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Councils will be obliged to consider whether residents support the introduction of an LTN in their area before schemes can be introduced, the Department for Transport (DfT) has announced.

LTNs reduce vehicle numbers by preventing vehicles from using certain streets as through roads quite often through using temporary or permanent barriers.

The DfT guidance – to come into force this summer – sets out that they must gain buy-in from local residents, businesses and emergency services when considering implementing new schemes.

It comes after a review uncovered a raft of concerns over LTNs, including potential risk to life from emergency services delays, impact on disabled residents and high numbers of Penalty Charge Notices coming out of the schemes.

If councils fail to deliver road schemes that work for local people, they could see future funding withdrawn and the Government could take control of an authority’s roads, under powers from the Traffic Management Act, if they are deemed to be “widely mismanaged”, DfT said.

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Last February, around 2,000 people attended protests in Oxford, organised by opponents of both low traffic neighbourhoods (LTNs) and traffic filters.

Oxfordshire County Council ran a series of consultations and trials before LTNs were made permanent in East Oxford, however, the planters have been repeatedly vandalised.

Tomorrow Oxford City Council is preparing to vote on a motion on whether LTNs should be cancelled.

Oxford Mail:

Some critics in the city are calling the measures racist because they are in parts of the city where there is a higher proportion of people who don’t speak English as their first language.

The county council said it conducted a legal equalities impact assessment to fully assess the impact of LTNs.

Labour called the government guidance a “a blatant and desperate attempt to distract people from a Government that has run out of road”.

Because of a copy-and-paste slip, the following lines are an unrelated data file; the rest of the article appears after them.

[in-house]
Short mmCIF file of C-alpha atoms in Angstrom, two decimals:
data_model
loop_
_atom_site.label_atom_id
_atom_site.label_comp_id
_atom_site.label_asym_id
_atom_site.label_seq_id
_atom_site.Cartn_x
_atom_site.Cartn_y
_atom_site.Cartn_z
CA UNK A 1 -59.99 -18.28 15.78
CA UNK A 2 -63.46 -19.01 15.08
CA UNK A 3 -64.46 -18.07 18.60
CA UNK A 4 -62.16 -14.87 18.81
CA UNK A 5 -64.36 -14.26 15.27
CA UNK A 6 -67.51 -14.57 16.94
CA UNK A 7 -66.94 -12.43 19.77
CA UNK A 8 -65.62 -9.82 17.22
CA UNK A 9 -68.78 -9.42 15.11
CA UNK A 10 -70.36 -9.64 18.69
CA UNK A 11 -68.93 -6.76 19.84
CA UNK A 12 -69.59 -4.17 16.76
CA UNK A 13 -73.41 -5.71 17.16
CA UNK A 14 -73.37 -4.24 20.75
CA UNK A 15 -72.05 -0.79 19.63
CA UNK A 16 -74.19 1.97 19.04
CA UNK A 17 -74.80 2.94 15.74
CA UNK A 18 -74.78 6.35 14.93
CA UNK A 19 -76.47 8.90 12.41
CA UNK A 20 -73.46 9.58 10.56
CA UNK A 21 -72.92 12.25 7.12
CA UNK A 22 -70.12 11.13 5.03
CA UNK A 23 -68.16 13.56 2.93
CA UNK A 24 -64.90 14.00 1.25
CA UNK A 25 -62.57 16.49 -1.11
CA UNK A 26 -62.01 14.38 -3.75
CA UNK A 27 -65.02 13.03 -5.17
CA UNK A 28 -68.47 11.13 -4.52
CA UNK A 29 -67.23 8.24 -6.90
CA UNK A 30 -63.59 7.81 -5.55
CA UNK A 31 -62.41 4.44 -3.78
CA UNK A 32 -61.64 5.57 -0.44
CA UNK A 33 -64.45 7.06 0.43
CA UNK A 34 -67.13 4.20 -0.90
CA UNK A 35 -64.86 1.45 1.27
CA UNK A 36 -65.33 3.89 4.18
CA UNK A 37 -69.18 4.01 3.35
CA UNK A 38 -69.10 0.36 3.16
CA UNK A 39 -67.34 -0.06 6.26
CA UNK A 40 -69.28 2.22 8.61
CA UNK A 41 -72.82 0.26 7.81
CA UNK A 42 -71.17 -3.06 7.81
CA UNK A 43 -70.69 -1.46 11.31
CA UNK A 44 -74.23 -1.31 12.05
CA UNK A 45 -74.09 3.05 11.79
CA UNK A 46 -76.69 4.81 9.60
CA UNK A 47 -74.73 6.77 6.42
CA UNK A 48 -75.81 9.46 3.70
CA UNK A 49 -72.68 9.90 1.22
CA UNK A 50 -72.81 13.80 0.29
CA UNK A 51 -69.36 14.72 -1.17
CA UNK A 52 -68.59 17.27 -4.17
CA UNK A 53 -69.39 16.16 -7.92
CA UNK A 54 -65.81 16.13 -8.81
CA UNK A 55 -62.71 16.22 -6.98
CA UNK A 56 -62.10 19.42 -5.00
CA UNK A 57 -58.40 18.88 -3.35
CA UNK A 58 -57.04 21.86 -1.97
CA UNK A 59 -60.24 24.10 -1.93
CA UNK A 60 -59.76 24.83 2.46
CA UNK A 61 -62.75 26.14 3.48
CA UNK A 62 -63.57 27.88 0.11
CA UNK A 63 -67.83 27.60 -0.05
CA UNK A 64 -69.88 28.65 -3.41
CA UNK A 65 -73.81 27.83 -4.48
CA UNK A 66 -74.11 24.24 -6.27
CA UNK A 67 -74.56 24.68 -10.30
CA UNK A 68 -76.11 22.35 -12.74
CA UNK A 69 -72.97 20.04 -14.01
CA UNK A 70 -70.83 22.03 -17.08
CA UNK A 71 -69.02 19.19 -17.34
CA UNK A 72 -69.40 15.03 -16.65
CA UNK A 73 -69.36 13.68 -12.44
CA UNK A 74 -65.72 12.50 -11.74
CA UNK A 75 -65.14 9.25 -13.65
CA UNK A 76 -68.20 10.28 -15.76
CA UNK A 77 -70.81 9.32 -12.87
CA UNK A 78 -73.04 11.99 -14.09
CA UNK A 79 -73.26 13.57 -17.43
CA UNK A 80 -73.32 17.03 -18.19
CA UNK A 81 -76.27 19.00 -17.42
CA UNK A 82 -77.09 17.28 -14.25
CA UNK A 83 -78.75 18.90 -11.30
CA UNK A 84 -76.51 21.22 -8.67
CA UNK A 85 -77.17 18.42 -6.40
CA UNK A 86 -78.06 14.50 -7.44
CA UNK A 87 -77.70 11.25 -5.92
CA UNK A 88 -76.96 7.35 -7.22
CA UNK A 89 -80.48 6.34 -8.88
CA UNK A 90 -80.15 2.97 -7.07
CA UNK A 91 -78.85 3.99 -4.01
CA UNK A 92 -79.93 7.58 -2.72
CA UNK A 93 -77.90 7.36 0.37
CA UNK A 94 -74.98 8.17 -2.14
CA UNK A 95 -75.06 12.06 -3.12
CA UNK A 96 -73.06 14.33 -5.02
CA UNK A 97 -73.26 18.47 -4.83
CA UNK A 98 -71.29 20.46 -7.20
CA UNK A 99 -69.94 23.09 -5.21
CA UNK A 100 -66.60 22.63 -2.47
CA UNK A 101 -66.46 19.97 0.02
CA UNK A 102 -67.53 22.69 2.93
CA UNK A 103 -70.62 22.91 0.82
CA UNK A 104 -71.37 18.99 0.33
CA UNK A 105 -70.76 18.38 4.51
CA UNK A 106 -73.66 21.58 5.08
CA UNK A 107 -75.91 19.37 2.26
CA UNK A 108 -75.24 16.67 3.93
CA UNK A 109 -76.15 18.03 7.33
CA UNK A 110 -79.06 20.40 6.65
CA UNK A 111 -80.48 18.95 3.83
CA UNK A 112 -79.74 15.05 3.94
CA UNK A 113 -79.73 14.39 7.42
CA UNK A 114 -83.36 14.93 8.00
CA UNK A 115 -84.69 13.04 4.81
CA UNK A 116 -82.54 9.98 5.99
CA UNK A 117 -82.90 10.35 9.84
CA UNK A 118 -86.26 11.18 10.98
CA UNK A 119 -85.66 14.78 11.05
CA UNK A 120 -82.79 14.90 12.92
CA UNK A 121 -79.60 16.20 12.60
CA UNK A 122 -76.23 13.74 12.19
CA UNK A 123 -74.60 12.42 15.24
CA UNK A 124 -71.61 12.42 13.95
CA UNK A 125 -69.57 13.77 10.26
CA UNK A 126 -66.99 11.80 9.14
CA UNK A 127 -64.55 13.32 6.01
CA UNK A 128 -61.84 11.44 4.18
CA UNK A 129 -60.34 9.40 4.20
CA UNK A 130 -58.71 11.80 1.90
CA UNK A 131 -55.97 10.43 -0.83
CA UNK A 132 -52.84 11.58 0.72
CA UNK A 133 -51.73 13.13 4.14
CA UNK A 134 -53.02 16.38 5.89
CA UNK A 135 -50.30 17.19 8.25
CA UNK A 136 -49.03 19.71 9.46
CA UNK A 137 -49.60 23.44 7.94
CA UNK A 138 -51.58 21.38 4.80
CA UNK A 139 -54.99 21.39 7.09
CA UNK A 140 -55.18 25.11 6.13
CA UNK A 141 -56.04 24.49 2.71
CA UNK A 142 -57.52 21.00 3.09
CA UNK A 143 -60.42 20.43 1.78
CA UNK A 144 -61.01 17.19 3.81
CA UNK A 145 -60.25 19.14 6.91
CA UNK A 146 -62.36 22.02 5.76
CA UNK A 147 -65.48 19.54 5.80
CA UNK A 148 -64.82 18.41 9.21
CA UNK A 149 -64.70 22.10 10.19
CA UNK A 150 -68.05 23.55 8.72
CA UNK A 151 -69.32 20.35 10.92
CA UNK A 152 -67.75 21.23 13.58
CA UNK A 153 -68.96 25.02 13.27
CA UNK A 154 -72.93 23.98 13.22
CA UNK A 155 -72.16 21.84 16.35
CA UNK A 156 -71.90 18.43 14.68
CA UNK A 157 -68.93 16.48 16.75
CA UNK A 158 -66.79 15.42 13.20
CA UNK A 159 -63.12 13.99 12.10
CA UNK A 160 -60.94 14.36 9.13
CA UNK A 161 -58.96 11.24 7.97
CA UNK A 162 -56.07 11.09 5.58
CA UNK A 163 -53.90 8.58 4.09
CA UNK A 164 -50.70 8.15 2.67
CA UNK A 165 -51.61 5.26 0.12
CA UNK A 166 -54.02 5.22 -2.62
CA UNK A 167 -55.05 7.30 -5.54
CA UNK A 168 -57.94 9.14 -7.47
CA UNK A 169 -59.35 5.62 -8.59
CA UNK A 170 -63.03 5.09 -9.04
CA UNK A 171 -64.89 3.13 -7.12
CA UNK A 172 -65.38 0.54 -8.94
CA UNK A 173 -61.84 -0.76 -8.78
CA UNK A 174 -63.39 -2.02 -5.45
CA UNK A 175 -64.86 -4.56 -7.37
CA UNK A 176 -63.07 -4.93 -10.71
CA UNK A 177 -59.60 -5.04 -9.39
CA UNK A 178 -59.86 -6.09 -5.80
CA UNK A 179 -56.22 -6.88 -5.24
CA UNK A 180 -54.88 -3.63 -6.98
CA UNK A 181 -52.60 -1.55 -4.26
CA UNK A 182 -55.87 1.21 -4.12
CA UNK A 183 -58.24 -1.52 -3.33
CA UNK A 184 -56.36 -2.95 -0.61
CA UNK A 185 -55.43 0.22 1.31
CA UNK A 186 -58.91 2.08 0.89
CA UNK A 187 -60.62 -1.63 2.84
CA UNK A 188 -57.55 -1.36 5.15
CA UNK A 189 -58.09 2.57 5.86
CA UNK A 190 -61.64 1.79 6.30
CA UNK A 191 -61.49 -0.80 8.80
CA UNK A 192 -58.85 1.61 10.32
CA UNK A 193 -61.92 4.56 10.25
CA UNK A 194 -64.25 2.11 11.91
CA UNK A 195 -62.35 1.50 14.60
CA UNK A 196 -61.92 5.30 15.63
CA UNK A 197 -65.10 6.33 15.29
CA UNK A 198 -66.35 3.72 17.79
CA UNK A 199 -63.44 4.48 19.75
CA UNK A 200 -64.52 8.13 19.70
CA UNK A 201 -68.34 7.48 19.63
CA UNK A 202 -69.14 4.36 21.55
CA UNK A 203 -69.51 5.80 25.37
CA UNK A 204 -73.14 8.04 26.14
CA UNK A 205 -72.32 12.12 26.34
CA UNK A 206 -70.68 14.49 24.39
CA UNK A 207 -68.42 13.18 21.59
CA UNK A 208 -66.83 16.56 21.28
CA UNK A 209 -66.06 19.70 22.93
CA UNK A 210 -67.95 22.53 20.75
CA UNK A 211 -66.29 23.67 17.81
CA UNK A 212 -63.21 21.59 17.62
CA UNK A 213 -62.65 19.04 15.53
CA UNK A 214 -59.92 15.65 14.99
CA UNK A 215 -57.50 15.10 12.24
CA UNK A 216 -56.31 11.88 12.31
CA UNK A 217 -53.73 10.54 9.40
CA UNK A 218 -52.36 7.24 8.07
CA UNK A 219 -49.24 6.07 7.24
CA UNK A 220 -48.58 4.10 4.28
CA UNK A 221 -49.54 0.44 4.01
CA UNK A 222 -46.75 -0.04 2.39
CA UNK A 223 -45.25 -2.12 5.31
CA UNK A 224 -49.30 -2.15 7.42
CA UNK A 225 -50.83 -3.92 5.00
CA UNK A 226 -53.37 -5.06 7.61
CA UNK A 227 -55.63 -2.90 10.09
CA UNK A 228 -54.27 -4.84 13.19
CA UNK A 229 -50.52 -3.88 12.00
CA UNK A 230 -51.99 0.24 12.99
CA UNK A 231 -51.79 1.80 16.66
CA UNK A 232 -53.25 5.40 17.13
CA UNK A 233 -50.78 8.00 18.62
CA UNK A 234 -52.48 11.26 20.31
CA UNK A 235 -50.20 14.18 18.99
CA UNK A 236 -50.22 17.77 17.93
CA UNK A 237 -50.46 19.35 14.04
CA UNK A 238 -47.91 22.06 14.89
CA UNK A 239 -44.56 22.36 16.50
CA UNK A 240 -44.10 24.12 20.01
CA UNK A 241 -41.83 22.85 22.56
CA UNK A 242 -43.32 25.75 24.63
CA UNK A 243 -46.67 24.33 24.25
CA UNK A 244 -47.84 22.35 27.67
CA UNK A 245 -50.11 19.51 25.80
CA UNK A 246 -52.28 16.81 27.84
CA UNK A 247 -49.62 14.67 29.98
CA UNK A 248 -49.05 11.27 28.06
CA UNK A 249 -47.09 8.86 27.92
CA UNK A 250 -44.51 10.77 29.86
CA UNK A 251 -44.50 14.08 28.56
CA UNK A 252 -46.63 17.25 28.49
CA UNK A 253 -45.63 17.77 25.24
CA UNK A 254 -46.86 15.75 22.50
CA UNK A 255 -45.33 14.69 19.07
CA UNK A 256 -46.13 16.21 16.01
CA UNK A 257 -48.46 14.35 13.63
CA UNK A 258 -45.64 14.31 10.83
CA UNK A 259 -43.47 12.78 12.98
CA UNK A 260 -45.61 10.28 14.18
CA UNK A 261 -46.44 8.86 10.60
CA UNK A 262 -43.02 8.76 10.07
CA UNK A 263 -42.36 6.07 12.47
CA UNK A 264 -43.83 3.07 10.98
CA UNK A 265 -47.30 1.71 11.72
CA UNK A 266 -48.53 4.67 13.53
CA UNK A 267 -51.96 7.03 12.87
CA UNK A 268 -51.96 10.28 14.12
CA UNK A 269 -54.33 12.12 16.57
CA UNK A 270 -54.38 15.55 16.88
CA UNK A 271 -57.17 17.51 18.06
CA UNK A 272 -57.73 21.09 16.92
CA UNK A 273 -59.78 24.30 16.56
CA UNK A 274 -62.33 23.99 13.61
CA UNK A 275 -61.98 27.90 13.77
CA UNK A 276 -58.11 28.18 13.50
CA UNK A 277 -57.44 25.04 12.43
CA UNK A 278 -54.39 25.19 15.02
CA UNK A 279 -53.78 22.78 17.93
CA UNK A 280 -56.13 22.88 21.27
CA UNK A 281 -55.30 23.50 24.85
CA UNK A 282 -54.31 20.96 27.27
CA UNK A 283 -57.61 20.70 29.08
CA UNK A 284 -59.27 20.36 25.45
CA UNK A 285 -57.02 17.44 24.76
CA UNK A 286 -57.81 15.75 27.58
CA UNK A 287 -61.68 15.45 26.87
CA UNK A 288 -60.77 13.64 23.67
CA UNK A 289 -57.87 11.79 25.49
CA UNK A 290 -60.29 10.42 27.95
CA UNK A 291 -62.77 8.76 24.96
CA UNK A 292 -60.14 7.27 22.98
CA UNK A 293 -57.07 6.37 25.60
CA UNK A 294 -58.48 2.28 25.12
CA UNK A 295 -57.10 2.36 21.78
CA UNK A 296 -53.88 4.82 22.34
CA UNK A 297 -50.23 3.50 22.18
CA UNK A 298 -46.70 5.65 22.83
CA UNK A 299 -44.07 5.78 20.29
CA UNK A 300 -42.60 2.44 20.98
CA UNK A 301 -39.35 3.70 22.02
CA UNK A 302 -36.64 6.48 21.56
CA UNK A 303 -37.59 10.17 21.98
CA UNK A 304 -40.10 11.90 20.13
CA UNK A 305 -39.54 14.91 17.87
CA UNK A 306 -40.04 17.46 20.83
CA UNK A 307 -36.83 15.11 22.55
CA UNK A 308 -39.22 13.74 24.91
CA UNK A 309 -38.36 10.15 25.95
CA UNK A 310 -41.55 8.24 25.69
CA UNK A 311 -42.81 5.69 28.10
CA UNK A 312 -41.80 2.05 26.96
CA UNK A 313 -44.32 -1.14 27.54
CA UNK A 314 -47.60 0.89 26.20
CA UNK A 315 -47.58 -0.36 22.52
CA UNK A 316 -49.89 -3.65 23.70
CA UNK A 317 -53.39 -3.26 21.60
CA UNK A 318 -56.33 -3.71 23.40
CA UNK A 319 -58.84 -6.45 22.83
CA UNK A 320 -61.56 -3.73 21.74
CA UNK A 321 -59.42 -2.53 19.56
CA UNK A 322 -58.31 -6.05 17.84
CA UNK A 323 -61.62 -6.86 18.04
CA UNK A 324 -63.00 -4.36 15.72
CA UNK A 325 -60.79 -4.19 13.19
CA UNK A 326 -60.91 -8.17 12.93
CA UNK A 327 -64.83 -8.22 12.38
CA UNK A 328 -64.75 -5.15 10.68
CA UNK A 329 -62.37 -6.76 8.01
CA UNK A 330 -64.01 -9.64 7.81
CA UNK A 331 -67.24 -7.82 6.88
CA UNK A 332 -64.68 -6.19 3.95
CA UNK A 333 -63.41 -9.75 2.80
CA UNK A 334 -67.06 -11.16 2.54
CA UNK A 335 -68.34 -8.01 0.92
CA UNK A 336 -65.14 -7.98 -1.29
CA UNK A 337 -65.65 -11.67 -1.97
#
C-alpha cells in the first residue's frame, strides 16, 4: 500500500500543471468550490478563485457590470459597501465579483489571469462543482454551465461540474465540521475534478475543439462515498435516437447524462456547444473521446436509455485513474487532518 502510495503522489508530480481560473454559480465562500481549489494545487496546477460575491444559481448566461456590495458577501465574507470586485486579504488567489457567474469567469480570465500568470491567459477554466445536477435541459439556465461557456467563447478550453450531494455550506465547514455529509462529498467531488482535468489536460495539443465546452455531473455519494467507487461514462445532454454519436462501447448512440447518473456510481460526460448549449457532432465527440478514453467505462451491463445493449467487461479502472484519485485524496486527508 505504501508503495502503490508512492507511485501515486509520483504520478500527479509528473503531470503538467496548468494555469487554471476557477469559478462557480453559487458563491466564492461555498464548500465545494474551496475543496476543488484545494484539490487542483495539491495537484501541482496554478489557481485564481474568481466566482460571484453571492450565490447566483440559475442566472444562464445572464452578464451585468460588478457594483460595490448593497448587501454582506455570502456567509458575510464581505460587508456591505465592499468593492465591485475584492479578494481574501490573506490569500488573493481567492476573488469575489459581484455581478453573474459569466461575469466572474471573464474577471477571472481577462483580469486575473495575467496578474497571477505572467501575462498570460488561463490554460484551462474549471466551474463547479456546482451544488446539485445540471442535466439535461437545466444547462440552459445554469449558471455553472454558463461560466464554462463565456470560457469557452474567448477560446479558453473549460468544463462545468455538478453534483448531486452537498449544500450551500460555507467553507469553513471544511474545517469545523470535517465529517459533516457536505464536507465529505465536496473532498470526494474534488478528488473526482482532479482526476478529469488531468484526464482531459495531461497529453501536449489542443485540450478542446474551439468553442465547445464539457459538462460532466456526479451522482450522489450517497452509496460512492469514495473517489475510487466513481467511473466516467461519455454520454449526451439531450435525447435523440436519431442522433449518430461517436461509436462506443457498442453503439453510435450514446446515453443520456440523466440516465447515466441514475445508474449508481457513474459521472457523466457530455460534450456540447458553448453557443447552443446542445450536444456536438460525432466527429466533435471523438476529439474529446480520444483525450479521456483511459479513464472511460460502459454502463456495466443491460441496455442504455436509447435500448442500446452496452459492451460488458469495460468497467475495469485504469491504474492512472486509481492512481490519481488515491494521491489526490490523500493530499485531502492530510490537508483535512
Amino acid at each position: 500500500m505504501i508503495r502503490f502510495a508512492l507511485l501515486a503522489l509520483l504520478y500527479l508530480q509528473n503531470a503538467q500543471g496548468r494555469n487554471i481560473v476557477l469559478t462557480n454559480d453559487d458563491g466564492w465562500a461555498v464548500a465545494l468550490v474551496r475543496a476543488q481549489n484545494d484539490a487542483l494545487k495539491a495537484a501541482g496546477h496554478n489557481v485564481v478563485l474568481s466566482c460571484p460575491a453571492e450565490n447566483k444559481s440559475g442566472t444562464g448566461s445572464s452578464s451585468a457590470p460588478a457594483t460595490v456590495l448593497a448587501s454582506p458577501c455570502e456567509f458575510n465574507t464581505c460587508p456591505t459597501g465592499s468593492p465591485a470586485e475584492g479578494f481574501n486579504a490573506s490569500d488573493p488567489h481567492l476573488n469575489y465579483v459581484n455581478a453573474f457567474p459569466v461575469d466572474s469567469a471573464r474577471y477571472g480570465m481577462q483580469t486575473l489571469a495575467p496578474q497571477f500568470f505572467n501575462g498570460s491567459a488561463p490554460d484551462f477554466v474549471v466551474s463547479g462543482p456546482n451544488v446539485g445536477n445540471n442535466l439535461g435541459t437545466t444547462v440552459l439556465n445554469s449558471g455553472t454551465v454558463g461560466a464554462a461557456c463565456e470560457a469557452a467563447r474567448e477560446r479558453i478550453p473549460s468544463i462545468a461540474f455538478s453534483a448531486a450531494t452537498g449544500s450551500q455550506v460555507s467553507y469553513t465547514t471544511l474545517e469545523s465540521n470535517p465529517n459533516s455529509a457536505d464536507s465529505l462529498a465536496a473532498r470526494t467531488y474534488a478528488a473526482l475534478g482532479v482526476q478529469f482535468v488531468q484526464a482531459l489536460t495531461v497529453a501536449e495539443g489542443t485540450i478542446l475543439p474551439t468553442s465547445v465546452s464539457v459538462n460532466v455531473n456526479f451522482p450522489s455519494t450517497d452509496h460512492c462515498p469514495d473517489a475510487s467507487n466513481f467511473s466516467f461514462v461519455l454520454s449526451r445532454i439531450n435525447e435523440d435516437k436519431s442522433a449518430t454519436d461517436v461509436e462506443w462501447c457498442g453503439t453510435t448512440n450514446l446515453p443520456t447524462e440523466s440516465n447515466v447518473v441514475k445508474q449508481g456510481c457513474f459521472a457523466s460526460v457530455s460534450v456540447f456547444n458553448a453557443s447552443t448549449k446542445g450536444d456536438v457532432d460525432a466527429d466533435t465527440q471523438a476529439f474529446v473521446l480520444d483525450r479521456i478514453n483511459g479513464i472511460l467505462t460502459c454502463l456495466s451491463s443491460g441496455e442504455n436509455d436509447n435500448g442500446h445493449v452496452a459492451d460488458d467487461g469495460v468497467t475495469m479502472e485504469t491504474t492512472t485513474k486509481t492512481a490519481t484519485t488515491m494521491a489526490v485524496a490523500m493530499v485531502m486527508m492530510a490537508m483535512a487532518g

READ MORE: Oxford LTNs branded racist as council considers removal

A review showed only 13 per cent of residents responded to councils’ planning consultations on LTNs and 18 per cent feel their views have influenced council decisions.

The report also found that local authorities operating LTNs issue an average of 36,459 Penalty Charge Notices per scheme, with the highest number of notices issued for a single LTN scheme exceeding 170,000.

The review further highlighted concerns over the impact on disabled residents and from emergency services that delays to crews caught up in LTNs could “potentially risk lives”.

Oxford Mail: Bollards in a street in Cowley near Oxford to create a Low Traffic Neighbourhood

 

Councils have also received “strengthened guidance” on setting 20mph speed limits, reminding them to reserve them for sensible and appropriate areas only-  like outside schools – DfT added.

The measures come as part of the Government’s Plan for Drivers.

Transport Secretary Mark Harper said the Government is on the side of drivers.

“We want local people to have their voices heard, and any traffic schemes to have the consent of those they impact,” he said.

“Well thought out schemes, like 20mph limits outside schools, can make our roads safer, but we are raising the bar to help ensure all traffic schemes work for everyone in the community.

“We’re on the side of drivers, and these latest measures show we’re getting on with delivering what we promised in our Plan for Drivers – making their lives better, fairer and cheaper, and helping people travel in the way that works best for them.”

Oxford Mail: LTNs in Oxford montage

Shadow Transport Secretary Louise Haigh said: “The Conservatives’ latest attempt to dictate to local communities how to run their streets is a blatant and desperate attempt to distract people from a Government that has run out of road.

“All this ongoing Conservative chaos has a real cost for working people and our public services.

“Working people want answers on the soaring cost of living, the woeful state of our transport infrastructure, and how the Tories are planning to fund their £46 billion of unfunded spending commitments that threaten the health service and risk the state pension as we know it.

“Labour will act on the real priorities of drivers by tackling soaring car insurance costs and the traffic clogging up our roads.

“And we will leave decisions over local roads where they belong: in the hands of local communities.”

 




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#Councils #told #residents #support #LTNs

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